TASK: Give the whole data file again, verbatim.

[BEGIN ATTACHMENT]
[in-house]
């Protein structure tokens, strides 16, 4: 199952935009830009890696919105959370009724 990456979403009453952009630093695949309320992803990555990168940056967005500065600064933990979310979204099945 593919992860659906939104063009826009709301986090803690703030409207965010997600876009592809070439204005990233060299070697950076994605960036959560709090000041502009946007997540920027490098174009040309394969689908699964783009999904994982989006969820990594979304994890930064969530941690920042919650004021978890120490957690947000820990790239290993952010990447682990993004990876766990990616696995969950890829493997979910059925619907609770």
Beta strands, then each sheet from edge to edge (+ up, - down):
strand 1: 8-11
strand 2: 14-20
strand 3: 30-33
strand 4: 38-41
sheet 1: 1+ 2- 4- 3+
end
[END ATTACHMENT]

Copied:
[in-house]
């Protein structure tokens, strides 16, 4: 199952935009830009890696919105959370009724 990456979403009453952009630093695949309320992803990555990168940056967005500065600064933990979310979204099945 593919992860659906939104063009826009709301986090803690703030409207965010997600876009592809070439204005990233060299070697950076994605960036959560709090000041502009946007997540920027490098174009040309394969689908699964783009999904994982989006969820990594979304994890930064969530941690920042919650004021978890120490957690947000820990790239290993952010990447682990993004990876766990990616696995969950890829493997979910059925619907609770």
Beta strands, then each sheet from edge to edge (+ up, - down):
strand 1: 8-11
strand 2: 14-20
strand 3: 30-33
strand 4: 38-41
sheet 1: 1+ 2- 4- 3+
end